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Language Matters: Pride Week

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Cities around the U.S. are hosting Pride Parades and other LGBTQ celebrations this month, sometimes as part of a whole Pride Week of activities. Now regular and noncontroversial, these have also become so popular that promoters need just the word “pride” to convey the message that the events recognize the LGBTQ community. There’s no need to specify a “Gay Pride Week” or an “LGBTQ Parade.”

George Segal sculpture Gay Liberation in Christopher Park, Stonewall National Monument

George Segal’s snow-white-painted bronze sculpture ‘Gay Liberation’ in Christopher Park, New York City, part of the new Stonewall National Monument. Photo by Critical Lens Media

Pride is a main factor in every parade that celebrates a particular nationality or culture. But no one needs to be told that the St. Patrick’s Day Parade expresses Irish pride. In modern times at least, there’s never been anything controversial about Irish-Americans expressing pride in their heritage.

On the other hand, the gay rights catchphrase “out and proud” is a response to the widespread persecution and marginalization of LGBTQ people that has been par for the course for centuries and begun to break down only in very recent decades. And that only on some parts of the planet.

Two other words associated with the LGBTQ community, “gay” and “queer,” have both fallen out of use entirely in their original meanings of “happy and carefree” and “strange or odd” respectively. While that was a philological loss, we have reasonably close synonyms for both. English doesn’t have a word that could sensibly replace “pride.”

Also, “gay” and “queer” are adjectives that can easily become a) pejoratives and b) terms of pride in one’s identity. When they became identified exclusively with the class of people others denoted them by, we had to say goodbye to using “gay” and “queer” generically.

“Pride,” by contrast, is a noun, and one that we use in countless settings. It also has a multifaceted meaning with positive and negative shadings. Our “pride and joy” is something (or someone) we happily point to. But pride also “goeth before the fall.” “Out and proud” is good. “Proud and egotistical” isn’t. “Pride of the Yankees” is an honorific. But “pride” in its hubristic sense is also one of the traditional “seven deadly sins.”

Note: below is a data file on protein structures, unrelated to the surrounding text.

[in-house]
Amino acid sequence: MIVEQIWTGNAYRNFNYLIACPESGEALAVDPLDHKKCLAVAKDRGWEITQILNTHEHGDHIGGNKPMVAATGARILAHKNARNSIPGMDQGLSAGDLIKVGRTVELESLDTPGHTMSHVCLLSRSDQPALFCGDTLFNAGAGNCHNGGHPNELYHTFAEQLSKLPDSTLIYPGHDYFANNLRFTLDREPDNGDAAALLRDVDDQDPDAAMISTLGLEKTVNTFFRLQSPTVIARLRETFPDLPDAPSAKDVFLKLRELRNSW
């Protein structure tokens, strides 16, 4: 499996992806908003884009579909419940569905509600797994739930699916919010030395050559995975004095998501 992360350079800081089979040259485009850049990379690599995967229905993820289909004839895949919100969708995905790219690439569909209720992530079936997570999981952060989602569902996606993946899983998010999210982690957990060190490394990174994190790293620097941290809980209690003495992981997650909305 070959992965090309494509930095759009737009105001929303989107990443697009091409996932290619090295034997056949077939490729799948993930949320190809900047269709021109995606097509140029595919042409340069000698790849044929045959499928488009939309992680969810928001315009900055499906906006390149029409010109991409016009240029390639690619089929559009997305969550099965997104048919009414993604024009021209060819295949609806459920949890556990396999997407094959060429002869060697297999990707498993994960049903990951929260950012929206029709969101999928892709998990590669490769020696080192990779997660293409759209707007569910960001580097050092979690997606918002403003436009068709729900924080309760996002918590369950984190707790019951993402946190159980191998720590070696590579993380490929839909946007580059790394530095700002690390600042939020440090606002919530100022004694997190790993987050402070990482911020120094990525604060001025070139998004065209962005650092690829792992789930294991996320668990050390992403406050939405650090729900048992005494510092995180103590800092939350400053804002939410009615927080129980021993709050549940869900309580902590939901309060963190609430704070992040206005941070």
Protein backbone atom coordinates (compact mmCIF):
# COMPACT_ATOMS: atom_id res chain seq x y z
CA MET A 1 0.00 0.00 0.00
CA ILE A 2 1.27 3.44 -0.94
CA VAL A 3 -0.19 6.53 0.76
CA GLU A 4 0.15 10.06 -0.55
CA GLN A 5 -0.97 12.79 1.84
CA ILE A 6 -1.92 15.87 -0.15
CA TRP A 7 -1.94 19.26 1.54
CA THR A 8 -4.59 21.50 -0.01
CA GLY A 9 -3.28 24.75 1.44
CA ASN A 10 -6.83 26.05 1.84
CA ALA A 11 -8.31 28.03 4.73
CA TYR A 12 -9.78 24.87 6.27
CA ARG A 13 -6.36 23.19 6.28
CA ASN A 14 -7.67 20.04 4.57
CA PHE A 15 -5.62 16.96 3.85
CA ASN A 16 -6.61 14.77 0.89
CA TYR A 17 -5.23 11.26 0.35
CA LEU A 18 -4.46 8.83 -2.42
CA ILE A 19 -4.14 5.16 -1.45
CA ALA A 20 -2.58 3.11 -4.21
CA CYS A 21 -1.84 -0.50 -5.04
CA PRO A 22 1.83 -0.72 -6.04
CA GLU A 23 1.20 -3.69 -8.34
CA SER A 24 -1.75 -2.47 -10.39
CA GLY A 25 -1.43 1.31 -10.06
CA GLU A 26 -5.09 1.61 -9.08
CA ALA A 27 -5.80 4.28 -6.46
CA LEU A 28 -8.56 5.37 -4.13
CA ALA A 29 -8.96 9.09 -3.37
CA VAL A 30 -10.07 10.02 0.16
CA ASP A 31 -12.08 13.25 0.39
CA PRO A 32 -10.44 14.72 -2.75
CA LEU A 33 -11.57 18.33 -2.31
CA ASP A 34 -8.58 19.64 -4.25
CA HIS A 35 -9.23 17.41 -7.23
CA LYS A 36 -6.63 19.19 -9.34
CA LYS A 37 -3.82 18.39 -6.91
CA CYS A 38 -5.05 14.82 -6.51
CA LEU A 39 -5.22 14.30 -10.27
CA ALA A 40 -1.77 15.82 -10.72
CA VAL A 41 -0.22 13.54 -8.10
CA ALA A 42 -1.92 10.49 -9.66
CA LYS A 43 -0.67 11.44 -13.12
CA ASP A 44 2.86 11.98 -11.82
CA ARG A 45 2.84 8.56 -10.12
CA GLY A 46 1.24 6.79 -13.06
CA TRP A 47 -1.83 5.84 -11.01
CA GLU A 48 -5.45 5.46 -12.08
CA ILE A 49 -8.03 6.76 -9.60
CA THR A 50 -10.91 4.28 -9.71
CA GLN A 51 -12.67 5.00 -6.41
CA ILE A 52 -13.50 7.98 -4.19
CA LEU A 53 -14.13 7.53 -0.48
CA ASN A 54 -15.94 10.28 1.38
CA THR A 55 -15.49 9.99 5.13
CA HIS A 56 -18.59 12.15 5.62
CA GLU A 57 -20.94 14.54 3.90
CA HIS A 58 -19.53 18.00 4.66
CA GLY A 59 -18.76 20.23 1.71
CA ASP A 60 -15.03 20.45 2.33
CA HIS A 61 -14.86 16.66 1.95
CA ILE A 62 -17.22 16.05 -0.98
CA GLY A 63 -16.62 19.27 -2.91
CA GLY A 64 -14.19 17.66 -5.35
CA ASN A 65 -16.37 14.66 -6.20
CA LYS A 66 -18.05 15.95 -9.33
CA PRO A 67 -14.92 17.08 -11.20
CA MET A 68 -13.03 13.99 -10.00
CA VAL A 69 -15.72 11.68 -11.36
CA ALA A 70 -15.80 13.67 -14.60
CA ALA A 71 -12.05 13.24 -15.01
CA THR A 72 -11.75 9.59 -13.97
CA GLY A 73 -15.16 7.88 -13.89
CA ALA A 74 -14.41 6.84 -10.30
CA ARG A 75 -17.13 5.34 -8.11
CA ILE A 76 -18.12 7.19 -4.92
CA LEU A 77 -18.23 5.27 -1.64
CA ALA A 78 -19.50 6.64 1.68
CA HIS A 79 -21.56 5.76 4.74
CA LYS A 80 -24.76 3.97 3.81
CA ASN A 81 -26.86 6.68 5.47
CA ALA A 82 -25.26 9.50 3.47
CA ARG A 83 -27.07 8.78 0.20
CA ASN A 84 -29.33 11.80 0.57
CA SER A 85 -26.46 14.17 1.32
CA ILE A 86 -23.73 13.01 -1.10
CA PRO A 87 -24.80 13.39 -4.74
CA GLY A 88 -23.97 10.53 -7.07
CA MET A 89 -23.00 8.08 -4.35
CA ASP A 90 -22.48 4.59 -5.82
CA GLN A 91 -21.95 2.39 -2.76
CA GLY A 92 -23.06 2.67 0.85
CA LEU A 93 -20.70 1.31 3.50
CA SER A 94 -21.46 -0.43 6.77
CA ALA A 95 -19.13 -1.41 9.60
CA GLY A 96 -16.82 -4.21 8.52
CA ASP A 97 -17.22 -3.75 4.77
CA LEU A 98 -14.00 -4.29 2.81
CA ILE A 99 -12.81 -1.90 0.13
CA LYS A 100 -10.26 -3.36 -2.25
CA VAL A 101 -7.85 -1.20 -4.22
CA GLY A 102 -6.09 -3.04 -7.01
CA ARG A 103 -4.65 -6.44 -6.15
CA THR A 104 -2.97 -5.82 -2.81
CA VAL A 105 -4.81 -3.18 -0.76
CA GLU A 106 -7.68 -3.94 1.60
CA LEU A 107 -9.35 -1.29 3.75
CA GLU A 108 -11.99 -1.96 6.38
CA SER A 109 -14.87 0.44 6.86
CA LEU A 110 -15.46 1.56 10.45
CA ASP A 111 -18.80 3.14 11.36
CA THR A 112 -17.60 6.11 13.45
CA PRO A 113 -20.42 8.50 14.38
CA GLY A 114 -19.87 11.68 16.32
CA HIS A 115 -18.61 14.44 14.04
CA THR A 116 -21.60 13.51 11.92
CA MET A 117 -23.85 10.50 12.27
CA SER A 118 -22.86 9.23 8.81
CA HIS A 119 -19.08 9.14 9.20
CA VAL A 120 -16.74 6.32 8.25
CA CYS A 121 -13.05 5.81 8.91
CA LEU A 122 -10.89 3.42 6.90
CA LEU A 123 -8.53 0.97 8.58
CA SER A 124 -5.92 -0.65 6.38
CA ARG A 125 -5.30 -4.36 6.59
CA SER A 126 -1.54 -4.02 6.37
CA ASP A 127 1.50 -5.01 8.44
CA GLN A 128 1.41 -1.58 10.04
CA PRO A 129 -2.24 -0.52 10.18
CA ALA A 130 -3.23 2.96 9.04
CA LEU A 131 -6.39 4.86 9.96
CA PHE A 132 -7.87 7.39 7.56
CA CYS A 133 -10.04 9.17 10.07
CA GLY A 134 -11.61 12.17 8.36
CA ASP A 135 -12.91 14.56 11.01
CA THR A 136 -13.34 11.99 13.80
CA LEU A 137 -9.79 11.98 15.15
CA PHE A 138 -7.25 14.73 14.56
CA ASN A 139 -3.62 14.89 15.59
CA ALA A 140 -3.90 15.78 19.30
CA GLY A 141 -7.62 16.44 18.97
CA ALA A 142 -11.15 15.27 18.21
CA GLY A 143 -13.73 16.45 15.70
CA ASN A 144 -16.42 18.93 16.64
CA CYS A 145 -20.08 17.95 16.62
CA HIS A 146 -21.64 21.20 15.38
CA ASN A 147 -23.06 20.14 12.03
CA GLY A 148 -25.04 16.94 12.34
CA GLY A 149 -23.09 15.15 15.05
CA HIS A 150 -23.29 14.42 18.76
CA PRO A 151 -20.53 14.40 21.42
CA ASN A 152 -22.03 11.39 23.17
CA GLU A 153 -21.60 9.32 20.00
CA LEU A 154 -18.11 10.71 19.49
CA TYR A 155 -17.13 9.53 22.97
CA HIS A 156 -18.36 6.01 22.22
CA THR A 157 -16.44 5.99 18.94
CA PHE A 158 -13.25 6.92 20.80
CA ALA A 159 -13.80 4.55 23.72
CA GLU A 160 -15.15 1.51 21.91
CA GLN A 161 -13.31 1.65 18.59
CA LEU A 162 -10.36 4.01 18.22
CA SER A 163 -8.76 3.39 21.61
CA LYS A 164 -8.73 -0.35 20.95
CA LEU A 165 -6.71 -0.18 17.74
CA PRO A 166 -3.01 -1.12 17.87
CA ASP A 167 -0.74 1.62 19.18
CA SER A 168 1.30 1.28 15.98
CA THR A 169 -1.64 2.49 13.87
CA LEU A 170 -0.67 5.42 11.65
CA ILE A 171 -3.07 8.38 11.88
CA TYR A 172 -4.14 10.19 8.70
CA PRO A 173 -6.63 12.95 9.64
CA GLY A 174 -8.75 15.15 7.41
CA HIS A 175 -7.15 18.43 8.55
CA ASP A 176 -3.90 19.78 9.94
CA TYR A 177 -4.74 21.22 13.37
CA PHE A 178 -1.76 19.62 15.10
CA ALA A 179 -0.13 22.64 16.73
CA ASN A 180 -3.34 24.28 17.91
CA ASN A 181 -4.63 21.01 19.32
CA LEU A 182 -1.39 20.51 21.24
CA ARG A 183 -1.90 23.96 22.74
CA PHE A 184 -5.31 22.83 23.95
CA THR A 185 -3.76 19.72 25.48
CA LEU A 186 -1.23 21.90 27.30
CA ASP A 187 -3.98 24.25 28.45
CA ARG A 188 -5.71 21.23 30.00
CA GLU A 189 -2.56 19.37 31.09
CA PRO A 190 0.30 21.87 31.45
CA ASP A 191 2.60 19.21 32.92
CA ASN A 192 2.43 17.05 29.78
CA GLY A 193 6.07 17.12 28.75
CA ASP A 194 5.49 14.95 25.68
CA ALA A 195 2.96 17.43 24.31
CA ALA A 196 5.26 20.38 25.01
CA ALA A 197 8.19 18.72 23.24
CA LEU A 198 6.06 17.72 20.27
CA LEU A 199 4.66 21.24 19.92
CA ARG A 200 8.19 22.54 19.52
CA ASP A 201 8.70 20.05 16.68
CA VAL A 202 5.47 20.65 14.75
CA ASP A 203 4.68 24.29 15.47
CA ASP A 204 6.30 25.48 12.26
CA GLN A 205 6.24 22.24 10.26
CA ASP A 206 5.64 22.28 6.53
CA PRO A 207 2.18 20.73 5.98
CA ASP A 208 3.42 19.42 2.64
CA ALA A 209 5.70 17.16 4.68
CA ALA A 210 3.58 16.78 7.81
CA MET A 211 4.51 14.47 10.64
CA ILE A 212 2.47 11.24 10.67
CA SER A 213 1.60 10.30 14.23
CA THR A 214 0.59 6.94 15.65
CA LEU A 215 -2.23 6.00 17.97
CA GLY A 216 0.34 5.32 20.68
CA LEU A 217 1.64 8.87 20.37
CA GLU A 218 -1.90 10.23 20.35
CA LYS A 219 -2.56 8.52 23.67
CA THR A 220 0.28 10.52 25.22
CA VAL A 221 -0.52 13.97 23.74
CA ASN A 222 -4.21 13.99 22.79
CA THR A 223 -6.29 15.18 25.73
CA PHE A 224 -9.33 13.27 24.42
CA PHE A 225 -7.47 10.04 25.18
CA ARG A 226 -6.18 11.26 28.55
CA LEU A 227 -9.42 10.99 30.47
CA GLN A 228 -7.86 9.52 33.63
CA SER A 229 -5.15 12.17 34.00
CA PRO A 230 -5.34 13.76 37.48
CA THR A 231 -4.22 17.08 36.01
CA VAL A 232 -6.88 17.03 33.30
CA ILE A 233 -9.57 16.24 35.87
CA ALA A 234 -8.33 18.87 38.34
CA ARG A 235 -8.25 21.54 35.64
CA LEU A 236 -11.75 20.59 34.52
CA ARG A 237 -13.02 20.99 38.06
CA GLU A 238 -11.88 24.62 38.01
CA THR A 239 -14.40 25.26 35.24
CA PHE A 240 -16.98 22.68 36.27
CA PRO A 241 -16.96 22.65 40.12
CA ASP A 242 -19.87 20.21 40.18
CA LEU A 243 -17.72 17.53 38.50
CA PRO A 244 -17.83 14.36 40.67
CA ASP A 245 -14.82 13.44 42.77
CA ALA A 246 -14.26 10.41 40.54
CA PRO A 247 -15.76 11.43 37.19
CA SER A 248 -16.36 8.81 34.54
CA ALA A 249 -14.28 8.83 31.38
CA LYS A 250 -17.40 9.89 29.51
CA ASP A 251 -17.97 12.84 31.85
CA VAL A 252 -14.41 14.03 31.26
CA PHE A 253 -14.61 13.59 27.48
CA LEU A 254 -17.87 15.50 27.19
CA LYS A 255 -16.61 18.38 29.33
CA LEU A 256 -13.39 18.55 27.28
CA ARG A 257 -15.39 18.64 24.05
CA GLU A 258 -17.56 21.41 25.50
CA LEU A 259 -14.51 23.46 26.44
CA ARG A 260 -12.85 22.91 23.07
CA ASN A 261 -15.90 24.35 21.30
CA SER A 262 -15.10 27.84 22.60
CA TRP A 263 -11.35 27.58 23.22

So if your town has yet to experience its first Pride Week or Pride Parade, you’ll know what it is when it does arrive. And I wouldn’t worry about losing the proud word “pride” in the proud sense we’ve used it for over a thousand years.


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About Jon Sobel

Jon Sobel is a Publisher and Executive Editor of Blogcritics as well as lead editor of the Culture & Society section. As a writer he contributes most often to Culture, where he reviews NYC theater; he also covers interesting music releases. Through Oren Hope Marketing and Copywriting at http://www.orenhope.com/ you can hire him to write or edit whatever marketing or journalistic materials your heart desires. Jon also writes the blog Park Odyssey at http://parkodyssey.blogspot.com/ where he visits every park in New York City. And by night he's a part-time working musician: lead singer, songwriter, and bass player for Whisperado, a member of other bands as well, and a sideman.